Psychologist Jordan Peterson Is Becoming a Phenom

His message to men to 'grow the hell up' is one reason
By John Johnson,  Newser Staff
Posted Mar 6, 2018 9:30 AM CST
His Message to Men to 'Grow the Hell Up' Is Resonating
Psychologist Jordan Peterson, in a screen grab from one of his YouTube videos.   (YouTube)

Heard of Jordan Peterson? If not, it seems inevitable that will happen soon, given his viral videos and headlines referring to the "Jordan Peterson Moment" and the "Jordan Peterson Phenomenon." Peterson is a 55-year-old psychologist at the University of Toronto whose latest book, 12 Rules for Life, has become an international best-seller. In fact, Peterson has managed to become "one of the most influential—and polarizing—public intellectuals in the English-speaking world," writes Kelefa Sanneh in the New Yorker. Some basics about him:

  • A theme, and critique: Peterson "delivers stern fatherly lectures to young men on how to be honorable, upright, and self-disciplined—how to grow up and take responsibility for their own lives," writes David Brooks in the New York Times. The message has found an audience, though Brooks says it "sounds to me like vague exhortatory banality." Peterson's "recipe for self-improvement is solitary, nonrelational, unemotional," and Brooks thinks "the lives of young men can be improved more through loving attachment than through Peterson's joyless and graceless calls to self-sacrifice."
  • The interview: Virtually every story about Peterson refers to this interview of him by Cathy Newman of Channel 4 News in Britain earlier this year. In it, he defends his view that men need to "grow the hell up," and the gist of much commentary is that Peterson came up against a hostile interviewer and won convincingly. At the Atlantic, Conor Friedersdorf has a detailed critique, faulting Newman for trying to "put words into the academic's mouth."

  • Profile: As the New Yorker profile notes, Peterson rose to prominence as a "culture warrior" in 2016 by arguing against a Canadian bill on transgender rights—he thinks it violates free speech to be required to use special pronouns to refer to trans people. Peterson "typically sees liberals, or leftists, or 'postmodernists,' as aggressors—which leads him, rather ironically, to frame some of those on the 'radical right' as victims," writes Sanneh. Still, readers of his new book expecting political stridency might be surprised at how pragmatic the advice is, he adds.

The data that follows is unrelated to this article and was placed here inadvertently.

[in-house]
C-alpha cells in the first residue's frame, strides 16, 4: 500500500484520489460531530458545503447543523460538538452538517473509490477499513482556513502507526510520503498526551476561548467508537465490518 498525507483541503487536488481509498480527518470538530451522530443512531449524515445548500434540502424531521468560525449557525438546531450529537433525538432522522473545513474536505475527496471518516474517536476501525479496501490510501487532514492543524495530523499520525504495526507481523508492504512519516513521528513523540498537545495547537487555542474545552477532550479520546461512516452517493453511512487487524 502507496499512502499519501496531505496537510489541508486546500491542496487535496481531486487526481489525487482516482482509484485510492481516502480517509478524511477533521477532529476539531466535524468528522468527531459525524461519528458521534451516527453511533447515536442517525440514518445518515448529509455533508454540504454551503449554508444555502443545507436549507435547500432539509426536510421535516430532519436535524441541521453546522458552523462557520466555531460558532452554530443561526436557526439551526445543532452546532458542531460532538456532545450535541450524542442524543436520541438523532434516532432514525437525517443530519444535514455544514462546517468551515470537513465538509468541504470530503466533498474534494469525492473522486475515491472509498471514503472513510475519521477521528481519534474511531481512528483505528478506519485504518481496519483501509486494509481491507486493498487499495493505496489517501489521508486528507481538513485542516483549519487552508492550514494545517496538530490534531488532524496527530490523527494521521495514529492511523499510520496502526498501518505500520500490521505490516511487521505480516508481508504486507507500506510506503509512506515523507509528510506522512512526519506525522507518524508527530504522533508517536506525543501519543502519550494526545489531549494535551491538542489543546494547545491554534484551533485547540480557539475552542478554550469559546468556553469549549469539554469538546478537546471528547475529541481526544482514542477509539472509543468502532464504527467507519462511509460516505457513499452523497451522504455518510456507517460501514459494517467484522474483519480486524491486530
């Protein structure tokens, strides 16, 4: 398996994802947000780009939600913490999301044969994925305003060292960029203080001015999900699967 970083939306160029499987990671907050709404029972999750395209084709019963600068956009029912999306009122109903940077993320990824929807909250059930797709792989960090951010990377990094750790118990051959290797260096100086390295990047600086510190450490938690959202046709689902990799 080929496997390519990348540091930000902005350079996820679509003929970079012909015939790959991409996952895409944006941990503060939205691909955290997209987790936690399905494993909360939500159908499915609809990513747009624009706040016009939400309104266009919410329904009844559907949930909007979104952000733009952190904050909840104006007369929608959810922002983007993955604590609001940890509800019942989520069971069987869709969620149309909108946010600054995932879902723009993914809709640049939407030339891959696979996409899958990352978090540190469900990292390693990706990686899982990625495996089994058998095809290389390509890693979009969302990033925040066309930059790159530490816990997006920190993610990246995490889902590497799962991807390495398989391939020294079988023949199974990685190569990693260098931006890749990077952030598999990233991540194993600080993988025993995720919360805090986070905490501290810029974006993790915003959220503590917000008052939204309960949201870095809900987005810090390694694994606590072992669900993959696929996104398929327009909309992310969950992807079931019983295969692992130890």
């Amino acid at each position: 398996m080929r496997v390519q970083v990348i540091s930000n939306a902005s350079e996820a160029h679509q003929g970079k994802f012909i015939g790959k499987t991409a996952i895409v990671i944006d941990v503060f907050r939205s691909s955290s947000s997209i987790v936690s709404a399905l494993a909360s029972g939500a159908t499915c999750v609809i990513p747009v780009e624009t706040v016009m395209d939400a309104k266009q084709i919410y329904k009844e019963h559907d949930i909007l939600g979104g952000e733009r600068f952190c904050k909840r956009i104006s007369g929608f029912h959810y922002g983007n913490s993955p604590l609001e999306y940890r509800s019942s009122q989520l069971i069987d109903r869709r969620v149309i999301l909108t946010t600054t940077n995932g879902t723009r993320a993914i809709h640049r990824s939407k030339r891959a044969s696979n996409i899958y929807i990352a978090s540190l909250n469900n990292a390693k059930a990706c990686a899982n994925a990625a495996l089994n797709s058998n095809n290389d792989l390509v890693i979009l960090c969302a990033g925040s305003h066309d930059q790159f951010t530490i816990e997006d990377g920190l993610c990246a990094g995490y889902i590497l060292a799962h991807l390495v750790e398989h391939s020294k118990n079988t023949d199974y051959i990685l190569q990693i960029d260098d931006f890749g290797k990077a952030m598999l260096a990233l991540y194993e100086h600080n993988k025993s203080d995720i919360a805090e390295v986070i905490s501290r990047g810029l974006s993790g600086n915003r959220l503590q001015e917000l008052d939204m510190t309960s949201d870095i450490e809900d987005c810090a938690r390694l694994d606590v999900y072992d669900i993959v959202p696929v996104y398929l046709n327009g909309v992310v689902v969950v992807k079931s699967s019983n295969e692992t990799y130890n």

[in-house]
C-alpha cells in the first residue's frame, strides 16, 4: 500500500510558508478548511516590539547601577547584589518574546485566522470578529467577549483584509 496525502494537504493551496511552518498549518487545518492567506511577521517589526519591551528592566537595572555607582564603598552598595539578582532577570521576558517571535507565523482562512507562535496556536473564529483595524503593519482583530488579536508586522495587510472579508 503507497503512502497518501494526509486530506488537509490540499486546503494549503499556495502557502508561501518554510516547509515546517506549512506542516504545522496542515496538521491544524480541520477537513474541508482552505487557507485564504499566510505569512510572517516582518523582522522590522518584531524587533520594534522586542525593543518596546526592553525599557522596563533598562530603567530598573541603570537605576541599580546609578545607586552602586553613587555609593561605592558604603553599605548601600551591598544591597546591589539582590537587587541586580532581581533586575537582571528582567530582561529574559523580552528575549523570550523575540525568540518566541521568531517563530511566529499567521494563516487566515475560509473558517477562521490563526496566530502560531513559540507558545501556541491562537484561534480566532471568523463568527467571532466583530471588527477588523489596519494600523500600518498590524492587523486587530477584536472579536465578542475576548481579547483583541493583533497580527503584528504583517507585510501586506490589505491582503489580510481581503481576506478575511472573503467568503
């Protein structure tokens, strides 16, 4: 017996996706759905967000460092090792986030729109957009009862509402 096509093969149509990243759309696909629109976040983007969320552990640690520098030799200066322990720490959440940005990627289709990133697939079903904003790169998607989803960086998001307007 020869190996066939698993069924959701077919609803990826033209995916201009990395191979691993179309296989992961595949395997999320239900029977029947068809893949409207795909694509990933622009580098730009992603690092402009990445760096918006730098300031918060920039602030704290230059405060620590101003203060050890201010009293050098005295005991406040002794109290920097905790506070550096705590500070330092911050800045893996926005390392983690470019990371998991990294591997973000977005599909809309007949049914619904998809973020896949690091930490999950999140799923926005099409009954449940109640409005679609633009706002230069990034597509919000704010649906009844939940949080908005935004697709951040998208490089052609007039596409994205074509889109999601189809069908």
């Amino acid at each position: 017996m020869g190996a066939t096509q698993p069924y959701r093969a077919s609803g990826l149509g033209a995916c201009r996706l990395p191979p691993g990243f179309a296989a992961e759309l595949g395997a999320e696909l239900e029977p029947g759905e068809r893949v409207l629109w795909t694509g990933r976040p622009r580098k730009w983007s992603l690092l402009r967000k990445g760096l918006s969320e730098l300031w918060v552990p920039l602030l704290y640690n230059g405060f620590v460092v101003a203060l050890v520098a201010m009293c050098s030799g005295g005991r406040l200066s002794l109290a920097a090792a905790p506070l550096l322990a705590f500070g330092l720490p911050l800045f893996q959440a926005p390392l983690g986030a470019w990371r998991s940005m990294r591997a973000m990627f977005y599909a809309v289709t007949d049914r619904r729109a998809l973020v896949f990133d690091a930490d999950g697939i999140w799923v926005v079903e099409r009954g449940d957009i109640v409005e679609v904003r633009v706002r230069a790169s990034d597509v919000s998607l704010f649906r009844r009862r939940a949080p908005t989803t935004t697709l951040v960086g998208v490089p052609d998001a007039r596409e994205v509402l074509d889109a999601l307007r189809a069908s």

• Both sides: A review at the Vancouver Sun notes that 12 Rules is one of the most popular books ever written by a Canadian. Peterson gets pilloried by both the left and right, "with both sides tending to pigeonhole him," writes Douglas Todd. "But Peterson is far more multi-faceted and eclectic than rigid thinkers want to accept."
  • Popularity: Axios calls attention to this tweet by Peterson on March 1: "If you have sent me something, by mail or email, and have not received a response, please forgive me. I am receiving so much correspondence that I cannot keep up at all (30000 emails on one account alone since September)."
  • After Jung: A flattering piece at the National Catholic Register digs into Peterson's debt to psychologist CG Jung and likens Peterson to mythologist Joseph Campbell, all of which "permits him to speak with a kind of psychological and spiritual authority to which young people are not accustomed but to which they respond eagerly."
  • Business, too: At Forbes, Bill Conerly expounds on how Peterson's views can be applied beyond politics. Peterson "has an important insight that business leaders should consider: Liberals and conservatives need each other in business."
(More Jordan Peterson stories.)

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